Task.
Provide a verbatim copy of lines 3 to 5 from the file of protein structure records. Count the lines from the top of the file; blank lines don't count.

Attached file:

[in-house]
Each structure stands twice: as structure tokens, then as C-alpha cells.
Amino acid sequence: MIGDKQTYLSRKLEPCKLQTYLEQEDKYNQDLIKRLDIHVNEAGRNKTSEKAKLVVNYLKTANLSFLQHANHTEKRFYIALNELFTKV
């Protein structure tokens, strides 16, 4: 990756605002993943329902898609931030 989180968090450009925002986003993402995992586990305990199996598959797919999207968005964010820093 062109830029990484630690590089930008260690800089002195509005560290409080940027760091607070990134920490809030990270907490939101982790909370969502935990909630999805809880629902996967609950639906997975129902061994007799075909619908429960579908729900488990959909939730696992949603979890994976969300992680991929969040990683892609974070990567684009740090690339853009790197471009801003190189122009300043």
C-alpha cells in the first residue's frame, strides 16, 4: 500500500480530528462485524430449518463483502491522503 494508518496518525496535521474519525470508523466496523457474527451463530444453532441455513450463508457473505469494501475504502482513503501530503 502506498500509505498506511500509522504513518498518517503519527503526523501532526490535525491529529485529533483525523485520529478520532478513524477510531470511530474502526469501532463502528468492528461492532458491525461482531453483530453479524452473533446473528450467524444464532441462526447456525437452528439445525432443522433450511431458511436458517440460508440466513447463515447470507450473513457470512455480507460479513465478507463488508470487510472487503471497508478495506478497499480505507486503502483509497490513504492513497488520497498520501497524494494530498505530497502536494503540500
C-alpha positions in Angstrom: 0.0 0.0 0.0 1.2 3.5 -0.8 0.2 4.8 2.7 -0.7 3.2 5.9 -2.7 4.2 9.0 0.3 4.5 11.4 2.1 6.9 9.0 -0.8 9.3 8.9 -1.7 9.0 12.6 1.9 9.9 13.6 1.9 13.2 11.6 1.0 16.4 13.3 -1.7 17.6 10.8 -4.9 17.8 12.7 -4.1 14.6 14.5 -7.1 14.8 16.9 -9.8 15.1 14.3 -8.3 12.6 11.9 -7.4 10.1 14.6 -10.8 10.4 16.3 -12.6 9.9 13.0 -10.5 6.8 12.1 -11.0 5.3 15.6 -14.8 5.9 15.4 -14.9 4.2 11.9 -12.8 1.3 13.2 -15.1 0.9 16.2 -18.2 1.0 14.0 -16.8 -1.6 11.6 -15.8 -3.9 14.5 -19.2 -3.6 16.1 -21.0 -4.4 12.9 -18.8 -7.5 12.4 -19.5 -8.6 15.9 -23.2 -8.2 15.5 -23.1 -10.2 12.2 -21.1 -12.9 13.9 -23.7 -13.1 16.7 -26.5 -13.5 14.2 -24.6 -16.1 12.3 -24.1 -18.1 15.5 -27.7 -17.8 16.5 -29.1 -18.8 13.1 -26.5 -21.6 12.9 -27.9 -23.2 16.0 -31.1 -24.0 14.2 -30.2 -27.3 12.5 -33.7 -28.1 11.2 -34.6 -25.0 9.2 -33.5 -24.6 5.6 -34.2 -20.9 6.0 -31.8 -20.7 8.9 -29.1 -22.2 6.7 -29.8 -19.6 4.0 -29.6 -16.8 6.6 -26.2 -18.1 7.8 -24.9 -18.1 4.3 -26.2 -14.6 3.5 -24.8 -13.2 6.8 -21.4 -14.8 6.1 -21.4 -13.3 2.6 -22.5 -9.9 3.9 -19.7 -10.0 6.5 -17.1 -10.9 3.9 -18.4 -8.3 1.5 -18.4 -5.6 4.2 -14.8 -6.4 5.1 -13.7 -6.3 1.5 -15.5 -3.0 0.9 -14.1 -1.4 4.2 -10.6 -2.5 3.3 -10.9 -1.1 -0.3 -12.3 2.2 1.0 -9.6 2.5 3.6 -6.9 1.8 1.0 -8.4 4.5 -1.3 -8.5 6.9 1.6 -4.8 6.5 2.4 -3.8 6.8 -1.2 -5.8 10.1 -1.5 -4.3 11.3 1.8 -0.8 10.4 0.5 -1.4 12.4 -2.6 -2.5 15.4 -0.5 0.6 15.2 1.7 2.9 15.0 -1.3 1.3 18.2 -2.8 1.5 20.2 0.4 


Amino acid sequence: MIGDKQTYLSRKLEPCKLQTYLEQEDKYNQDLIKRLDIHVNEAGRNKTSEKAKLVVNYLKTANLSFLQHANHTEKRFYIALNELFTKV
């Protein structure tokens, strides 16, 4: 990756605002993943329902898609931030 989180968090450009925002986003993402995992586990305990199996598959797919999207968005964010820093 062109830029990484630690590089930008260690800089002195509005560290409080940027760091607070990134920490809030990270907490939101982790909370969502935990909630999805809880629902996967609950639906997975129902061994007799075909619908429960579908729900488990959909939730696992949603979890994976969300992680991929969040990683892609974070990567684009740090690339853009790197471009801003190189122009300043």
C-alpha cells in the first residue's frame, strides 16, 4: 500500500480530528462485524430449518463483502491522503 494508518496518525496535521474519525470508523466496523457474527451463530444453532441455513450463508457473505469494501475504502482513503501530503 502506498500509505498506511500509522504513518498518517503519527503526523501532526490535525491529529485529533483525523485520529478520532478513524477510531470511530474502526469501532463502528468492528461492532458491525461482531453483530453479524452473533446473528450467524444464532441462526447456525437452528439445525432443522433450511431458511436458517440460508440466513447463515447470507450473513457470512455480507460479513465478507463488508470487510472487503471497508478495506478497499480505507486503502483509497490513504492513497488520497498520501497524494494530498505530497502536494503540500